The ultimate car guy
Bentley Chairman and CEO Franz-Josef Paefgen hails from Germany -- but his automotive heart is all British.
(Fortune Magazine) -- In 2002, Franz-Josef Paefgen, the former chairman of Audi, took the wheel at Bentley Motors, another of the VW Group's luxury brands.
Within two years he increased sales six times over -- from 995 cars sold worldwide in 2003 to 6,576 in 2004. The main contributor? The all-new Continental GT coupe, a car that brought a sporty and "affordable" ($150,000) 12-cylinder Bentley to the market -- and a new crop of celebrity and hip-hop clients to the brand.
The following year he launched the equally successful sedan version, the Flying Spur. Paefgen's ardor for British cars predates his current job by decades -- and dominates his personal garages. He spoke with Fortune's Sue Zesiger Callaway about owning and driving great and humble cars.
Q: What cars do you own?
A: In the U.K. I have a '53 Bentley Mark VI and a 1956 Morris Minor that I bought because I didn't want to be seen all the time going to the pub in a Bentley! In Germany I have my first old car, a 1967 Lamborghini 400GT -- all original with only 24,000 kilometers.
There's my "driver," a 1953 Jaguar XK120 fixed-head coupe. And there's my challenge: a '56 Bentley S1 convertible with a Graber body -- one of only two built -- that's undergoing a full conservation.
Q: Do you drive your old cars?
A: I drive all my cars regularly -- especially the XK120. I've driven 120 mph with this Jag, and it regularly does 100 mph on the autobahn -- it's good for it.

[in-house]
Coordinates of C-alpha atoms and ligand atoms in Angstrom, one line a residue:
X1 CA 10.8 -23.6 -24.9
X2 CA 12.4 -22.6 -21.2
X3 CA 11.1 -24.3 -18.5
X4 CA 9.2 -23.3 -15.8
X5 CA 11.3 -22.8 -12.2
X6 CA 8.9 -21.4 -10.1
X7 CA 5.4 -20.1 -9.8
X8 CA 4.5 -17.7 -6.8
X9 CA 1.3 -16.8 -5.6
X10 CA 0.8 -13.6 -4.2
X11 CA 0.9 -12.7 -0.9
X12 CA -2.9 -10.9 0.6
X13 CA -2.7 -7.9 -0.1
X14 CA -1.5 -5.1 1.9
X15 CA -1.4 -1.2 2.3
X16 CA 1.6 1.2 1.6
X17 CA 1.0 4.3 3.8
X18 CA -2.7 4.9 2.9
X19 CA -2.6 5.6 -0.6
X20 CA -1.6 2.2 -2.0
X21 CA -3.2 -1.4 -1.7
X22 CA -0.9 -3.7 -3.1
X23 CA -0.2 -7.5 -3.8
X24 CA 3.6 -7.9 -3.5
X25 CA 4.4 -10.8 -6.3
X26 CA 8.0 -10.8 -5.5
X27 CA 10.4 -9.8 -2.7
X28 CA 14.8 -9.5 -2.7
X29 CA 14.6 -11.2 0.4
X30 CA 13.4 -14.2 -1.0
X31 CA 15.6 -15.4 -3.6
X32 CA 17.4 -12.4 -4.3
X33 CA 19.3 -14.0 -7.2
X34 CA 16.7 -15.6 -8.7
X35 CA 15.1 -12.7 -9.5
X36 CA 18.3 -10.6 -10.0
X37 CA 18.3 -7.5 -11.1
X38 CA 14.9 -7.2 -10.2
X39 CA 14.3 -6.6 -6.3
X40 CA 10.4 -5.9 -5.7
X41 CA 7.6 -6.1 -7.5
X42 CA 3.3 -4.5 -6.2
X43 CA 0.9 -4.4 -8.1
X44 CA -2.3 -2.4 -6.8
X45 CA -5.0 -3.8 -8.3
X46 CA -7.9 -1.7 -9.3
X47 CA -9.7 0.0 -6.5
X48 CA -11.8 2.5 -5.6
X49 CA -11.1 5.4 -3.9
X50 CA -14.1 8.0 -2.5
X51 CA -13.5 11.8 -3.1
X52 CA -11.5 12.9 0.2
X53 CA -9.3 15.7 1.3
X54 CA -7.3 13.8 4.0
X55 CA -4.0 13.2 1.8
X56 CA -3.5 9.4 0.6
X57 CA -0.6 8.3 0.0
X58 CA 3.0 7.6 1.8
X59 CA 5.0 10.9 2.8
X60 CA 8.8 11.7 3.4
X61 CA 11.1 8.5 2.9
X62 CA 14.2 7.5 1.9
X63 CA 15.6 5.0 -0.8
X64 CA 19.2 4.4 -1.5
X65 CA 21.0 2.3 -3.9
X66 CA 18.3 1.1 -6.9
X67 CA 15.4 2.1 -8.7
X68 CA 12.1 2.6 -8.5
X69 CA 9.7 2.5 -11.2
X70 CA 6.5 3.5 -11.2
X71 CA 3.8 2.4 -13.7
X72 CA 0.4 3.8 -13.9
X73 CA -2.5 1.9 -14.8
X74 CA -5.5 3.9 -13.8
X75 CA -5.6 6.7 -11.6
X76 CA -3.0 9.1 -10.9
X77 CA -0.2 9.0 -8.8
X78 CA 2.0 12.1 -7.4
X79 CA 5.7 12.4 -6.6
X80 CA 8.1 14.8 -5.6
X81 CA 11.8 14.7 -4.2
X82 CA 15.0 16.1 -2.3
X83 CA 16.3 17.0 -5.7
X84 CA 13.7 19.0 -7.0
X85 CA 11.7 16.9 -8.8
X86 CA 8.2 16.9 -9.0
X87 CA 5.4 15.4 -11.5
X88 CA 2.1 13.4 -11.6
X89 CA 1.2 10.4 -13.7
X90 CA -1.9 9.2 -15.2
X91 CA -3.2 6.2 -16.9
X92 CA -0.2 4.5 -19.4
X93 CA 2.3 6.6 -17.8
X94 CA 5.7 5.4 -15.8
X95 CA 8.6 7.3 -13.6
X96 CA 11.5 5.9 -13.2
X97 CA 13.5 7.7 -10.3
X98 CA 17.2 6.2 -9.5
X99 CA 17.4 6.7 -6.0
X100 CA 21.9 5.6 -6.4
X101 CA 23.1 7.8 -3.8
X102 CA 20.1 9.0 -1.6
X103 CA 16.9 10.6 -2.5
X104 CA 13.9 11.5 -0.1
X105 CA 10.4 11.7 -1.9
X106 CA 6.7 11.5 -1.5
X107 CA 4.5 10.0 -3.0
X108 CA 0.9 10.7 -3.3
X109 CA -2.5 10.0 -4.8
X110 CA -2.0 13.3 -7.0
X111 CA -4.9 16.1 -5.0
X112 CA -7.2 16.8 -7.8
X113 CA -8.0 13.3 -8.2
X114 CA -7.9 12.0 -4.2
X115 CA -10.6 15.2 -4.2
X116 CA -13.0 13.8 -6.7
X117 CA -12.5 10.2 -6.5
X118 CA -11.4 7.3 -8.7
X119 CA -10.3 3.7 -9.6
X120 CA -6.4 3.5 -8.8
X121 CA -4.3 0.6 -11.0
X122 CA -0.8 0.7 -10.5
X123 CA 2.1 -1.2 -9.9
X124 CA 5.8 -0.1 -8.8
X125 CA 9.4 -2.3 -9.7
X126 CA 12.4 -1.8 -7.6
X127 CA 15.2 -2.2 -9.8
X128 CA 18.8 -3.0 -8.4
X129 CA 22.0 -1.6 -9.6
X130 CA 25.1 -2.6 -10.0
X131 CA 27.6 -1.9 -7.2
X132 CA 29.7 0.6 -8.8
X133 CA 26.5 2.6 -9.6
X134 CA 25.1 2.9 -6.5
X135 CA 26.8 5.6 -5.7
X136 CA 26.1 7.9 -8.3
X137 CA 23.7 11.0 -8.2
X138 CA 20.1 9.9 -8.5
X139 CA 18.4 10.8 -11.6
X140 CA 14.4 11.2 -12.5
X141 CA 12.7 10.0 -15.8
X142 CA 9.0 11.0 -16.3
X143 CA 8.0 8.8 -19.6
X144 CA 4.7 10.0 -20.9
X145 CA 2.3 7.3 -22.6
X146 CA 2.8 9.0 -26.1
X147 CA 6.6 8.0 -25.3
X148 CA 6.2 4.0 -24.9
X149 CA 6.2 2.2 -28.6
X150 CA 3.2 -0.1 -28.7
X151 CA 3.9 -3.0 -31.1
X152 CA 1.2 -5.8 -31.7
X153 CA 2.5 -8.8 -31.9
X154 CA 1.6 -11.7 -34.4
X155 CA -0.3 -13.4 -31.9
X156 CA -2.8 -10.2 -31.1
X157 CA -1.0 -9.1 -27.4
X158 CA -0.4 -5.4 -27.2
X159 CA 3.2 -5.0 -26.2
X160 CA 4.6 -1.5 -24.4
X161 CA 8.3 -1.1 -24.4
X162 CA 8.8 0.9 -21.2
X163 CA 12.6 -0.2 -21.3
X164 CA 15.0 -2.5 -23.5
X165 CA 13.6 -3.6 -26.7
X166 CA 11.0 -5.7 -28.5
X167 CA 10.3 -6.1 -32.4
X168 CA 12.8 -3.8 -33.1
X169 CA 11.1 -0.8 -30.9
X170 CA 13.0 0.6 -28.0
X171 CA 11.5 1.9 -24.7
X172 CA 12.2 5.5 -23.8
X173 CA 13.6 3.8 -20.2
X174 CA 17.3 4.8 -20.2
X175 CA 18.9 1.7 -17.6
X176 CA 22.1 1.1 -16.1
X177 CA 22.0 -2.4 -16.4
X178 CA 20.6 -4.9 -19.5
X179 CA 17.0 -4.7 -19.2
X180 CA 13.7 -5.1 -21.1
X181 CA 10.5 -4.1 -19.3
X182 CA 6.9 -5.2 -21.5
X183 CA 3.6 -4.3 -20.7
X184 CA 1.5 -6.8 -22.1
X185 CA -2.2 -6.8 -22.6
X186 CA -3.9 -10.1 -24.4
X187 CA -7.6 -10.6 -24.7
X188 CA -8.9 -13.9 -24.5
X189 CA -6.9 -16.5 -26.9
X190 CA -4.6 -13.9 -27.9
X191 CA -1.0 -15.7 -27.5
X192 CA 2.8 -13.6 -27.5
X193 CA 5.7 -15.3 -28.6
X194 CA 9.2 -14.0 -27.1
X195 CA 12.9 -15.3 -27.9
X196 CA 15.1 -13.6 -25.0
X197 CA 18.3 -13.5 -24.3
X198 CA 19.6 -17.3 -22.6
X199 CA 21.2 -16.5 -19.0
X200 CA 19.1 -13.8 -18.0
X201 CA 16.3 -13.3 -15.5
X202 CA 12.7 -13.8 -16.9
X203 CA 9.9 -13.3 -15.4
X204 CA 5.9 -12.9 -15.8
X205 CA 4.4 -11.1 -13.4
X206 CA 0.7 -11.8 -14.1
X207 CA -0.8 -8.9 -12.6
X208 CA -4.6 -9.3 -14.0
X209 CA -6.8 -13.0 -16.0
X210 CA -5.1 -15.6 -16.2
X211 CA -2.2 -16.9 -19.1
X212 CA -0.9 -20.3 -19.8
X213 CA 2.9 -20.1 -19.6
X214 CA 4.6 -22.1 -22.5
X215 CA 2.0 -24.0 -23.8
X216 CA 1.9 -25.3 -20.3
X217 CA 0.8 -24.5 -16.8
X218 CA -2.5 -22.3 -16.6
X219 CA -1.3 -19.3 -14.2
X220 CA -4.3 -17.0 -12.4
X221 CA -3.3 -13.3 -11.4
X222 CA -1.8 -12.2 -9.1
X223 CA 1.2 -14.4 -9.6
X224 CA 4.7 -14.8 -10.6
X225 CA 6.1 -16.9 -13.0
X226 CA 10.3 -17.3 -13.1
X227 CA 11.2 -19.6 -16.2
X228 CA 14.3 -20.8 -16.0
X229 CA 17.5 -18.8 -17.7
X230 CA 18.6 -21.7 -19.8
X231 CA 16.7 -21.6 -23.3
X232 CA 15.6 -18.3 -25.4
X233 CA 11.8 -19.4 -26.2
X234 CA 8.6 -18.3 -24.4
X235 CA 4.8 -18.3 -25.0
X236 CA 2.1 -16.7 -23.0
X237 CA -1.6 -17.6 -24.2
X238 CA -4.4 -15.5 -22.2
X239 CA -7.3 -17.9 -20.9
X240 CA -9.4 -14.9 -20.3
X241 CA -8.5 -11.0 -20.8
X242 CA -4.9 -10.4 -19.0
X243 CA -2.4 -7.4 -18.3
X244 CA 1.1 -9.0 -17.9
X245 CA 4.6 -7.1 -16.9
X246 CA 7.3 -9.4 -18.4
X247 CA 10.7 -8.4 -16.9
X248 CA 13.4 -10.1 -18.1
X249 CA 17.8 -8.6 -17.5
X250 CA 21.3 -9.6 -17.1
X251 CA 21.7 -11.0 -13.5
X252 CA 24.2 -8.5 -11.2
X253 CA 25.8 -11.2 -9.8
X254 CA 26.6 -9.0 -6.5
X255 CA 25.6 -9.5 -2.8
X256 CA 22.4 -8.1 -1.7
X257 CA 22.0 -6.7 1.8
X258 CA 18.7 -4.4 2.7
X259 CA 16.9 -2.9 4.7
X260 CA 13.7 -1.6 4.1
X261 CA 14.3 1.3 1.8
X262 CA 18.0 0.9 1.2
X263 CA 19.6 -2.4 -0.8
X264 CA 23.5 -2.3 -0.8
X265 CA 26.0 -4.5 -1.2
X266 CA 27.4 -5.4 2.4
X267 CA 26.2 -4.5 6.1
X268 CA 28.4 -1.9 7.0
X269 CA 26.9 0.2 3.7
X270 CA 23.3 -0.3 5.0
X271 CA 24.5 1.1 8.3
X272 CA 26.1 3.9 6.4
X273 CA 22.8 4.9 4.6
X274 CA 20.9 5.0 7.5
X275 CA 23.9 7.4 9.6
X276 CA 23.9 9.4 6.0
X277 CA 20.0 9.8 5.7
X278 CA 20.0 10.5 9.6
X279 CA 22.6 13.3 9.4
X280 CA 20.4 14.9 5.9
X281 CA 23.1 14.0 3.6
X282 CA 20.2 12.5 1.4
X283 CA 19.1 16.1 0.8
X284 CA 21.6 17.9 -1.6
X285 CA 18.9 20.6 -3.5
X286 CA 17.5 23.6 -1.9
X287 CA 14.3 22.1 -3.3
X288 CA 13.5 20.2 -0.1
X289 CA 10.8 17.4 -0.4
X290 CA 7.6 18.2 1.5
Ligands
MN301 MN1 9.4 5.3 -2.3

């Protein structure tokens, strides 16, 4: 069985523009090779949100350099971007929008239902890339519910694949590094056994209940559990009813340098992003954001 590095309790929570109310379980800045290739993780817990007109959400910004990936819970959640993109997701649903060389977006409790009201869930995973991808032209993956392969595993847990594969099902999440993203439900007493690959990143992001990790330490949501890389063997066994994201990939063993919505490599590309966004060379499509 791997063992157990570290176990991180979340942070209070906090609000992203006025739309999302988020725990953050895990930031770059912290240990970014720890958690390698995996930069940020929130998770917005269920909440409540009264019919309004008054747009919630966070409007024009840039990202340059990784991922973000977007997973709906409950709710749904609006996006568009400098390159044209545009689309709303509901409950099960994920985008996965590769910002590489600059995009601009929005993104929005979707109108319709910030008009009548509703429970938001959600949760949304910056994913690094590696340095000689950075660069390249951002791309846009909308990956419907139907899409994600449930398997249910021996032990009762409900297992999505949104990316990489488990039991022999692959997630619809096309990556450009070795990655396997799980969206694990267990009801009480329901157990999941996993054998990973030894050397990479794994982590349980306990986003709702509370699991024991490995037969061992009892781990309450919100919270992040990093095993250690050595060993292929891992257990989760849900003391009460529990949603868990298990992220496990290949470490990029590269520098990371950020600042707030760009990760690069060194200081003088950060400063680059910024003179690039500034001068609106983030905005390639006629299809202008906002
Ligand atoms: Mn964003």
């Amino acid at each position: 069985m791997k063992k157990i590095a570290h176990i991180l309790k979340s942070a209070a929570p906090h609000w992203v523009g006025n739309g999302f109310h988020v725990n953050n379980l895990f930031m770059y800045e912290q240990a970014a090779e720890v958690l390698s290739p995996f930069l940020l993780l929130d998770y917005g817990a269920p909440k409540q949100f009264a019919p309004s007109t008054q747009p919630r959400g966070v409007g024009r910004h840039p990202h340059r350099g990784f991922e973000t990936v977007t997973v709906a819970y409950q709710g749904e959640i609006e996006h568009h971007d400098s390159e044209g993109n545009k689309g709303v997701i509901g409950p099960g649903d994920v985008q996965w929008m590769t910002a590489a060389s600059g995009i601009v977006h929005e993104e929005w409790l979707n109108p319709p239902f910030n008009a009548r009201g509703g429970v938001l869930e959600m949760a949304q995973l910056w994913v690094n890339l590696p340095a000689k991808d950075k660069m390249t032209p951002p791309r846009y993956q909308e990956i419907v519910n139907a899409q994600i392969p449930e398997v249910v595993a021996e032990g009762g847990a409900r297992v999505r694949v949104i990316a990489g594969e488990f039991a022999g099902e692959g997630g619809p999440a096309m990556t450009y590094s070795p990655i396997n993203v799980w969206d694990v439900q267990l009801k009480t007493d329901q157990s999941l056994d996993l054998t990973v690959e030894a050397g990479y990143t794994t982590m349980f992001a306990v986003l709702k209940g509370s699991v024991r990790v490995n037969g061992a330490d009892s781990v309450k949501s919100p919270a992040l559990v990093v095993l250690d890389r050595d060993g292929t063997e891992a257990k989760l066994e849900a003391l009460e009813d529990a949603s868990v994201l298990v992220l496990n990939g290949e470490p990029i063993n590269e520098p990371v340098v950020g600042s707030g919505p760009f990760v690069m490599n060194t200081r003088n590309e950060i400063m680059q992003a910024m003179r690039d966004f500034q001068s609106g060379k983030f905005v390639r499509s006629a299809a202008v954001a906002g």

Q: What makes you buy a particular car?
A: I have a simple explanation: It's like a bird that learns a certain whistle early in life and never uses another. We all have a tendency to love the cars that were desirable but out of reach when we were 16 or 17. My first big love was a Jaguar Mark 2 that a neighbor owned.
Q: What makes you such a passionate Anglophile?
A: When I was 16, I was sent on a school exchange program in England. In the '60s there were a lot of great and affordable British cars that I admired -- Spitfires, Midgets, Jags -- and hoped that I might be able to buy someday.
Q: Which car do you most wish to own?
A: Many! Of course, you can't drive more than four or five cars. If I don't drive them, I sell them. But I'd say a Ferrari 275 GTB short wheelbase. It's the car that influenced postwar sports-car design the most.